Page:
So my advice, decide just how much you can really afford to spend (not what you want to spend). Go to type in "notebook reviews" (without the itilacs) and research, ask any one you know that has a notebook, what do they like, and don't like, then research some more. Once you have a pretty good idea of what you want in a notebook and what brand/processor suits you, you can start looking to buy. The goal here isn't to spend the least you can, but get the most you can for what you spend, of course keeping your budget in mind. And if you get a killer notebook, that will last you a few years, and still stay within budget, you've done well.

Hope I could help.

Athlon XP M 2500+ (12x200FSB=2.4 ghz, PR 3500+), Soltek SL-75RN2-L, 1gig 3200DDR Ram, ATI X800GTO, NEC MultiSync FE991sb, Creative Audigy OEM, Logitech 5.1 speakers, 40gig HD booting XP, 200gig@50%games, Lite-On DVD burner, LG 52x32x52x
jmerc Aug 16, 2003, 06:39am EDT Report Abuse
>> Re: Does Athlon machines heat faster
Good post James, very informative. I was gonna give some of the knowledge I have received recently, but you basically covered pretty much.

Life is too short, make the best of it!
Caveman017 Aug 16, 2003, 03:38pm EDT Report Abuse
>> Re: Does Athlon machines heat faster
I have a Pentium 2 400MHz laptop, 288MB PC66 SDRAM, 10GB HD, Windows XP Professional, 8x DVD, 8MB ATI Rage mobility. Win DVD 3.2
I only have a software decoder with this machine and its great on vacations

Brandon G.

~~I'd like to think about myself as a very advanced computer technician but it wont happen till i get a job:)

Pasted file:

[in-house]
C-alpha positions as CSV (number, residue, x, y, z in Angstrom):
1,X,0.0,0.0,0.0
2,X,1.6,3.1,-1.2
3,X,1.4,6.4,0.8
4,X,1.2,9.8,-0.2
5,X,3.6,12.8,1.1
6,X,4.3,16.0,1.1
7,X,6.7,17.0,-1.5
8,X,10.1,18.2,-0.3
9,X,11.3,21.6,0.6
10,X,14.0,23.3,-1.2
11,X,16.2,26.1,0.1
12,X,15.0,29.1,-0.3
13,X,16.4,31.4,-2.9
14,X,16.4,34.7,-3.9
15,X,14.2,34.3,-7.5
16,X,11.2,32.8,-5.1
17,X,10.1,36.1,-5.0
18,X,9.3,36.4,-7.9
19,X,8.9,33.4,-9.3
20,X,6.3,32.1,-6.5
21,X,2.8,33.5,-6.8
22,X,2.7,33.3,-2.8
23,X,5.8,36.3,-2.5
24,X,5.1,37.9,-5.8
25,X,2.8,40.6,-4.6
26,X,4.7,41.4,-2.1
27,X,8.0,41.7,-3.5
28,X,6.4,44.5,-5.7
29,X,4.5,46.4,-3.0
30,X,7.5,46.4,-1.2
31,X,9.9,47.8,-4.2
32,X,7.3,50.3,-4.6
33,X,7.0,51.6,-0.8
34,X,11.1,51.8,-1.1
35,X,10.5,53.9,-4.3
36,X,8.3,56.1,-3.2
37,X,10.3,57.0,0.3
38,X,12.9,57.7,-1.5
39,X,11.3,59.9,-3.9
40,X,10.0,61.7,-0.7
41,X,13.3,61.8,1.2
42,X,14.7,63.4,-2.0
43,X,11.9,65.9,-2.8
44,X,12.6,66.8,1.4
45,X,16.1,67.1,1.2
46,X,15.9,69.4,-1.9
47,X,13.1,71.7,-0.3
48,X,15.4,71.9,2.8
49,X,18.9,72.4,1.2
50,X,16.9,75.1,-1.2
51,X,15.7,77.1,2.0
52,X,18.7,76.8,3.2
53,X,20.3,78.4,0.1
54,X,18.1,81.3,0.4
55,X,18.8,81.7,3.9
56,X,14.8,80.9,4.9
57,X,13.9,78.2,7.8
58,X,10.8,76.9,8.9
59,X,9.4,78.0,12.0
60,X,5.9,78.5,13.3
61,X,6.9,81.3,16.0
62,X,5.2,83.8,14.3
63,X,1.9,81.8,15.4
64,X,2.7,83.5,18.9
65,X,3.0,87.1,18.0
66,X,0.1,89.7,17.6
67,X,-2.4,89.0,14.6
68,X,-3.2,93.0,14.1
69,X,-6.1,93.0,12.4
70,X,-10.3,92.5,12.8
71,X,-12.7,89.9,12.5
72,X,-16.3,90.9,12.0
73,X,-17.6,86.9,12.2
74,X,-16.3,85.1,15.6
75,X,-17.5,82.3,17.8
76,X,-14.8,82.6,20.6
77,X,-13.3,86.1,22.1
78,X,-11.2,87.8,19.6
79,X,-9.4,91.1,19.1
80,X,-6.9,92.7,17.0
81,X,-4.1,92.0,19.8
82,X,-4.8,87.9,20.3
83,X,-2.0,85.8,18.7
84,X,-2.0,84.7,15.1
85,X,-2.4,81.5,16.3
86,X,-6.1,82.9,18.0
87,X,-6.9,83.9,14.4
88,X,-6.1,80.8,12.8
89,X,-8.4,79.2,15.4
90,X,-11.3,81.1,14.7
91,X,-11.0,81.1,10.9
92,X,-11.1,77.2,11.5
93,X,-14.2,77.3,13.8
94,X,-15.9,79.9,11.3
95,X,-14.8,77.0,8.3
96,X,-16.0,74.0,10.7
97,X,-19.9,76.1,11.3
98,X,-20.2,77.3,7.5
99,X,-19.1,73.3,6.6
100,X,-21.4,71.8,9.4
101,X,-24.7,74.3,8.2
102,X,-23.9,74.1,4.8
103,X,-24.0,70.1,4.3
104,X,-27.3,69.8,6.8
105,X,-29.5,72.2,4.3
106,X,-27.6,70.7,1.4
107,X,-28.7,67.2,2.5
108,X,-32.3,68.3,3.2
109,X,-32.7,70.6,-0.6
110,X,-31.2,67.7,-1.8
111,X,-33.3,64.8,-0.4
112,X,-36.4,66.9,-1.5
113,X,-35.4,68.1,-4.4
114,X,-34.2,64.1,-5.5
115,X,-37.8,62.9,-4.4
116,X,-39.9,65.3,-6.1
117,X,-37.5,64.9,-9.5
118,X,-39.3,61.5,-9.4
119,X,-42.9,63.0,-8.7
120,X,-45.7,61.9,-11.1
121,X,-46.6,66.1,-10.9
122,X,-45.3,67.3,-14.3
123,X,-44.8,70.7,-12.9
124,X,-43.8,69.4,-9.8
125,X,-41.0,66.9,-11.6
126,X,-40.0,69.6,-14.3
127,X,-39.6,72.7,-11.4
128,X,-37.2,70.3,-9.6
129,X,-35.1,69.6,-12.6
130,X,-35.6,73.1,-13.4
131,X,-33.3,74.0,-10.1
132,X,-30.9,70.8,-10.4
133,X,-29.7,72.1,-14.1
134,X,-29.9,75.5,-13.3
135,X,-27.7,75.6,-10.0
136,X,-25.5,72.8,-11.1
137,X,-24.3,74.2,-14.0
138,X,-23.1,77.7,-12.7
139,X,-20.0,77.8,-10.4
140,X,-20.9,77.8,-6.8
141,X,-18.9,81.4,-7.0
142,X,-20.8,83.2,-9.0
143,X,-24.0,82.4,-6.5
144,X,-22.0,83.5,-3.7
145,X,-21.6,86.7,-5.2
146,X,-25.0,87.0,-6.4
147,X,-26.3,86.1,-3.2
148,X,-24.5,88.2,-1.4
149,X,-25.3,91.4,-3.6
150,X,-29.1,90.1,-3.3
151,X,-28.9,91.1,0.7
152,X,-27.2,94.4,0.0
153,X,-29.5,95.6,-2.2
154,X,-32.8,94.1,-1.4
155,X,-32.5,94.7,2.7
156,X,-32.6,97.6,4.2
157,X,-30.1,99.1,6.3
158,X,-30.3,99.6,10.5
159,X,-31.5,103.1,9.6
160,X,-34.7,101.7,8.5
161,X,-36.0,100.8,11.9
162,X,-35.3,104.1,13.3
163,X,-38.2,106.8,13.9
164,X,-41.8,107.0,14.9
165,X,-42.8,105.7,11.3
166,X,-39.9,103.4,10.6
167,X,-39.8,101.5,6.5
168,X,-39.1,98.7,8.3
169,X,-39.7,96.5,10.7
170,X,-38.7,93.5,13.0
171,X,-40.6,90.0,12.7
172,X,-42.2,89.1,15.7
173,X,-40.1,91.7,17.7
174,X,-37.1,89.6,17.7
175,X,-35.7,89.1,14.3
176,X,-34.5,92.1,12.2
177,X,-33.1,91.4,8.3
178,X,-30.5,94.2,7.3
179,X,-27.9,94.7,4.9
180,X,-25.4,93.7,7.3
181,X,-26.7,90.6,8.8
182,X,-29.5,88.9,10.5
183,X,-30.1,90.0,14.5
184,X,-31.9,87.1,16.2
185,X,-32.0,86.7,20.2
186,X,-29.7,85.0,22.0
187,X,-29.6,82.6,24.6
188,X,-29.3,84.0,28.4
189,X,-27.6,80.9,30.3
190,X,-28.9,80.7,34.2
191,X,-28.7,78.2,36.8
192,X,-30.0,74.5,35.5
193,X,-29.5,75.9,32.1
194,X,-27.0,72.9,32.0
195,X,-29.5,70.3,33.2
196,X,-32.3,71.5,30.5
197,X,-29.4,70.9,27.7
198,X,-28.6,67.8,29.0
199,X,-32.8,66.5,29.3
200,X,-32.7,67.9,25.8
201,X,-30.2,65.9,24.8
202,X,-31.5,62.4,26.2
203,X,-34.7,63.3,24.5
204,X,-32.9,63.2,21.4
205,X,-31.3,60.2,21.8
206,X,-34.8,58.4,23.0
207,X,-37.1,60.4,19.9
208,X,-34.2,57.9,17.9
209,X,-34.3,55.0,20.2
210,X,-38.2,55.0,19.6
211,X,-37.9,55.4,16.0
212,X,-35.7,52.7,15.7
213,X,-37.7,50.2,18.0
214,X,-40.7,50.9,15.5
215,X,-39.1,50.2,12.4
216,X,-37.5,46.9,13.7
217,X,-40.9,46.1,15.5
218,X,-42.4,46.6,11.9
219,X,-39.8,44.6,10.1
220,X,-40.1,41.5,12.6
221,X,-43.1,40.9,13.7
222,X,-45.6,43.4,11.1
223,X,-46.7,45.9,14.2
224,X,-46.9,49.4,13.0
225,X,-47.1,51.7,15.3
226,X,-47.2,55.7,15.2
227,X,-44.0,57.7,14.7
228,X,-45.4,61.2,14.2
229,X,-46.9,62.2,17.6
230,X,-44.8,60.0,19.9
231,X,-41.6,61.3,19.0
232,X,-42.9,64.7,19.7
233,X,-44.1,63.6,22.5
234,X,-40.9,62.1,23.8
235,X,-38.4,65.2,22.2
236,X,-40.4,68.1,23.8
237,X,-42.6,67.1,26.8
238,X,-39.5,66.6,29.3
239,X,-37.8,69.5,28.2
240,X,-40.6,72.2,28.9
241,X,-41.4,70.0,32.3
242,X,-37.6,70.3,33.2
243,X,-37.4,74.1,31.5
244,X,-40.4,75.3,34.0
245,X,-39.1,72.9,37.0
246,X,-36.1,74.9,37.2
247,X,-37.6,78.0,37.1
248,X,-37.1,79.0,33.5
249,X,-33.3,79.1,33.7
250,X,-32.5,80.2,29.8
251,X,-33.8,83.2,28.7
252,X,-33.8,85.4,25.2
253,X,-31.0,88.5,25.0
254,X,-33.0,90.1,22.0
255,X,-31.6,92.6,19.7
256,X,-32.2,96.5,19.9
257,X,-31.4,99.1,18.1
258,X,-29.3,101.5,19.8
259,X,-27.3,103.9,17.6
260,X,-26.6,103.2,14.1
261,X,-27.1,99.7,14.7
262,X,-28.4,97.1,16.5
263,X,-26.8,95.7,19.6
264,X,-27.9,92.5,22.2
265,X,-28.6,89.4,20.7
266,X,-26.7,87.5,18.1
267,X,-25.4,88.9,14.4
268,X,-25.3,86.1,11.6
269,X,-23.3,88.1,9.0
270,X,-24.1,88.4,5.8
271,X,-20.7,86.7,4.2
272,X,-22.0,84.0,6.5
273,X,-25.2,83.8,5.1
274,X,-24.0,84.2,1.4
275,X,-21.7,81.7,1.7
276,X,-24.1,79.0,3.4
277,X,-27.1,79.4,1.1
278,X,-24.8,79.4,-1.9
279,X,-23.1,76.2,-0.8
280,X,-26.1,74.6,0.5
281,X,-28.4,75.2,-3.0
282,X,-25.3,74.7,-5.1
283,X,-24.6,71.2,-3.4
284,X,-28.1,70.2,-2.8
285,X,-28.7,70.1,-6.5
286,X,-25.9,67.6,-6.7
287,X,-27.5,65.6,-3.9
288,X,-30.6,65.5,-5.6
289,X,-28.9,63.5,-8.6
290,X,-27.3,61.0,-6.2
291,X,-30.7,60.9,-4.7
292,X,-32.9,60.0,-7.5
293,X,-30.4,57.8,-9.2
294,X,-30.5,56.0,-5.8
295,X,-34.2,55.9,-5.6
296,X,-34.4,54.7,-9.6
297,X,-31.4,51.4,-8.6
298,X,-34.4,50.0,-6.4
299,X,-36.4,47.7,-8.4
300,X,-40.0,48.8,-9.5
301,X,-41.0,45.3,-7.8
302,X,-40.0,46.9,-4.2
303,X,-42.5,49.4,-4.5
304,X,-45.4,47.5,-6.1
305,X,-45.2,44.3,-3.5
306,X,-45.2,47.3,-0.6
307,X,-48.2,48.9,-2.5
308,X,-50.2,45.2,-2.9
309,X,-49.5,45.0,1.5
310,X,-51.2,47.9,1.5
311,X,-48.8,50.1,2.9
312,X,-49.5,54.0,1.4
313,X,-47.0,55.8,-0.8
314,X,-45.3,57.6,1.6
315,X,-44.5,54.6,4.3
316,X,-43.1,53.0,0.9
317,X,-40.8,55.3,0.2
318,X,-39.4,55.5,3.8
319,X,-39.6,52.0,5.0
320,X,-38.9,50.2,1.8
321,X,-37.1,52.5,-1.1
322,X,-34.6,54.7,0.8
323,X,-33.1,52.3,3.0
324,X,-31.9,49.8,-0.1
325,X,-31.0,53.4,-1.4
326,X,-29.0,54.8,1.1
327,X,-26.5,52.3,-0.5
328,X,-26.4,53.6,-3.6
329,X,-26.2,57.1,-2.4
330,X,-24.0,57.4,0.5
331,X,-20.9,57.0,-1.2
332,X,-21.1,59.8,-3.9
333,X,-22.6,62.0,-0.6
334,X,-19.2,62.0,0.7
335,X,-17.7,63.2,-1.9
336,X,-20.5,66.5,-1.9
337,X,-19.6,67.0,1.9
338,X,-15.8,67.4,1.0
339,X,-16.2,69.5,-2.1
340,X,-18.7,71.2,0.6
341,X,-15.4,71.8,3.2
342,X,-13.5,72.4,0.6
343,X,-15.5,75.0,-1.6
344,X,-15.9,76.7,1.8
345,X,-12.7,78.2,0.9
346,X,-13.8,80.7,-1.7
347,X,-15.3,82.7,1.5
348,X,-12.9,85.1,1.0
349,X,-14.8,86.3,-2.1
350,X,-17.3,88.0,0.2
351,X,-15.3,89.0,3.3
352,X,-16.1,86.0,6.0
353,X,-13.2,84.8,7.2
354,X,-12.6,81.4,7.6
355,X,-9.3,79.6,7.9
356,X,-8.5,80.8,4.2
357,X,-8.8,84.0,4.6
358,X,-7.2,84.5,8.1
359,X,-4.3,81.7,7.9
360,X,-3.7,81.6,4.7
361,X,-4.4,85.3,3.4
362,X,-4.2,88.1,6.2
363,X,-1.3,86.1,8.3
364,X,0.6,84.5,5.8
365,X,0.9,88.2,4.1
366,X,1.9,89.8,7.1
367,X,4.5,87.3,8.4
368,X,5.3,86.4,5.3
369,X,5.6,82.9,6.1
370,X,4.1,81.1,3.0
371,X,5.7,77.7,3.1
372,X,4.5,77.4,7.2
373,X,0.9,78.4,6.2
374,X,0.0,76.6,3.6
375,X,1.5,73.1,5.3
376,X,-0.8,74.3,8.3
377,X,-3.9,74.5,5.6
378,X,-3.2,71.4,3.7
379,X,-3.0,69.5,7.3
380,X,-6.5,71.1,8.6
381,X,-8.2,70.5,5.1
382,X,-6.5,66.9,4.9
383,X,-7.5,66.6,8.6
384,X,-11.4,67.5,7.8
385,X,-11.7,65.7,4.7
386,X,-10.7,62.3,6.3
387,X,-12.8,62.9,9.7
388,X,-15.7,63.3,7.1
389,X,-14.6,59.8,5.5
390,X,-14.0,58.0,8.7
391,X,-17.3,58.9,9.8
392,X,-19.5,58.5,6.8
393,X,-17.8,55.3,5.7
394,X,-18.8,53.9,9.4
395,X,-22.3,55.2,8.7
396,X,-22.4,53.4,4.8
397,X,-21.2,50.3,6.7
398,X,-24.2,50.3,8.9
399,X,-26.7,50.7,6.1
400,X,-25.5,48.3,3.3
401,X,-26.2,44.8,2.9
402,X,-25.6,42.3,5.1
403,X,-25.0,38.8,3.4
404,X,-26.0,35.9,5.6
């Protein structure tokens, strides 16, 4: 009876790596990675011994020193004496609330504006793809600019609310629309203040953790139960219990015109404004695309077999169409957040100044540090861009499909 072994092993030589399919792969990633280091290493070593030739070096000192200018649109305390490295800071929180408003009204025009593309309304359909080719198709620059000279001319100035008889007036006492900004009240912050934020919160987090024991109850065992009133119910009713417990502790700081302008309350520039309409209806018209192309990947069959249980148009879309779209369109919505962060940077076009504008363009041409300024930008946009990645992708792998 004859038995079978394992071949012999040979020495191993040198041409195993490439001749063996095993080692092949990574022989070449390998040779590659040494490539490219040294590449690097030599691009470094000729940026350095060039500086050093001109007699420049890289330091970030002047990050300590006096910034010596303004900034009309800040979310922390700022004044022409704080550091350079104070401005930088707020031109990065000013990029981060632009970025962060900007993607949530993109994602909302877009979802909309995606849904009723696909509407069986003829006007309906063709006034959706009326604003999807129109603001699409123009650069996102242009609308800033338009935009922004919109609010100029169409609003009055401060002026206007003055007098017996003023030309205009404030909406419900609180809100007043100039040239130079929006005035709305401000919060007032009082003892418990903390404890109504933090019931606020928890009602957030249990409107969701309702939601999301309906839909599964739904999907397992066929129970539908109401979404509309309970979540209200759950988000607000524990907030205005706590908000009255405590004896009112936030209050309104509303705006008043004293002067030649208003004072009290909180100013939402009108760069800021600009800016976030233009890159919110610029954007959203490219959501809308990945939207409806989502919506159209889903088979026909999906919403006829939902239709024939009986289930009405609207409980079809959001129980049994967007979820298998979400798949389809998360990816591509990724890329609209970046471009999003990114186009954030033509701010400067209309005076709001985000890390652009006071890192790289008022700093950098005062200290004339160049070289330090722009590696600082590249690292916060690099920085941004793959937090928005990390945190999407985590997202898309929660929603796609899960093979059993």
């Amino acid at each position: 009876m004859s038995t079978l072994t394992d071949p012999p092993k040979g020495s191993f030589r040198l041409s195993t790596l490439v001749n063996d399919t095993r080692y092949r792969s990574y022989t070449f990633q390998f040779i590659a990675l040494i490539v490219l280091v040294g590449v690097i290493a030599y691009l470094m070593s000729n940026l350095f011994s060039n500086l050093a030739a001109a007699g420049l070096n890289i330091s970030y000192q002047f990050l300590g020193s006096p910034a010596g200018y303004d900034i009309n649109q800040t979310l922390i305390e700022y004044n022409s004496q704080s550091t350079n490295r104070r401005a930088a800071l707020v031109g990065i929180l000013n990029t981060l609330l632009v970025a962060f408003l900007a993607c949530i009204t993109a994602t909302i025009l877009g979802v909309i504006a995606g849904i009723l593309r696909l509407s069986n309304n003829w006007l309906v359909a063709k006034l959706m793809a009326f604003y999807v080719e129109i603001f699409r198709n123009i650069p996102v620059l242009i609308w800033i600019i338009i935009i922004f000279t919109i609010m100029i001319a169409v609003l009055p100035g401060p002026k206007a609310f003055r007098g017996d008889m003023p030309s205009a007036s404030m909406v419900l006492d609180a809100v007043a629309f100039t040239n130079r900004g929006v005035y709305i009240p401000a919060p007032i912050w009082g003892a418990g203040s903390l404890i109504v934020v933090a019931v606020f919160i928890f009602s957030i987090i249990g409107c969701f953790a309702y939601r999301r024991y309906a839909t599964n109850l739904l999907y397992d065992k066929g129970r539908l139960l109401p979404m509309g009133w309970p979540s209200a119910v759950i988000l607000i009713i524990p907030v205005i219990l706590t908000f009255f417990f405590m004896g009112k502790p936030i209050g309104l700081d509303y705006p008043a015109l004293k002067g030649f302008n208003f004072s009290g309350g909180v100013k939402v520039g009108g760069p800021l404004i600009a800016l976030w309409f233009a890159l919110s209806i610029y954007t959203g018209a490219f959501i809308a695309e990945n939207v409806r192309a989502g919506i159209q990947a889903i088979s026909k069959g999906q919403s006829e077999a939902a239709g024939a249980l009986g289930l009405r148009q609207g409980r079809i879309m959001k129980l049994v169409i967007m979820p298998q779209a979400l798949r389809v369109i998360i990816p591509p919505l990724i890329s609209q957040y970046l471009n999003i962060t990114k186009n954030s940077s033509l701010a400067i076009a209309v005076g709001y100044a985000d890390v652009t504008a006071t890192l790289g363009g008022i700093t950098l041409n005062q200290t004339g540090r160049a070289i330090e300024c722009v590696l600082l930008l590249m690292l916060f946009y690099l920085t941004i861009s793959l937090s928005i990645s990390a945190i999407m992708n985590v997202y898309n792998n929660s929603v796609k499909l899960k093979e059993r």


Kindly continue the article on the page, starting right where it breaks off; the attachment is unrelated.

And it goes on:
James Marlin Aug 16, 2003, 06:12pm EDT Report Abuse
>> Re: Does Athlon machines heat faster
Brandon G. you sure your only using a software decoder?
If you are, the DVD gods decided to smile on you.
I was using software, on a p3 600 with a 32mb Geforce DDR (with TV out), movies were fine till there was any sudden or quick motion, then the picture got all jerky. Ended up getting a Creative Dx2 used off of E-bay, and it fixed every thing up.

Athlon XP M 2500+ (12x200FSB=2.4 ghz, PR 3500+), Soltek SL-75RN2-L, 1gig 3200DDR Ram, ATI X800GTO, NEC MultiSync FE991sb, Creative Audigy OEM, Logitech 5.1 speakers, 40gig HD booting XP, 200gig@50%games, Lite-On DVD burner, LG 52x32x52x
DDB Sep 12, 2003, 02:51am EDT Report Abuse
>> Re: Does Athlon machines heat faster
For the desktop CPUs following is sure: the old Thunderbird, Palomino and Tbred-A cores produce a lot of heat. But that changed with Tbred-B and Barton. And one important reason for P4 to seem running "cooler" is that their HLT mode is better supported during idle times. Install Prime95 or some other FPU intensive client which is running at idle priority to see what happens then. Notebook CPUs are already choosen to run at low voltages and their changing of voltage/clockspeed during operation are supported by the OS - so they won't become very hot.

BTW there are also tools available to lower the clock for desktop Athlons during operation.

Have a look at this image and see what is possible if the Athlon is allowed to go into halt mode during idle times:

The whole thing is a relict of the K7 bus which makes it necessary to stay connected if the northbridge doesn't support bus disconnection. So windows just doesn't try to use this mode. But there is enough software to enable that.

So to compare CPU temperatures you either have to push the CPU load to 100% or enable the right behaviour during idle mode.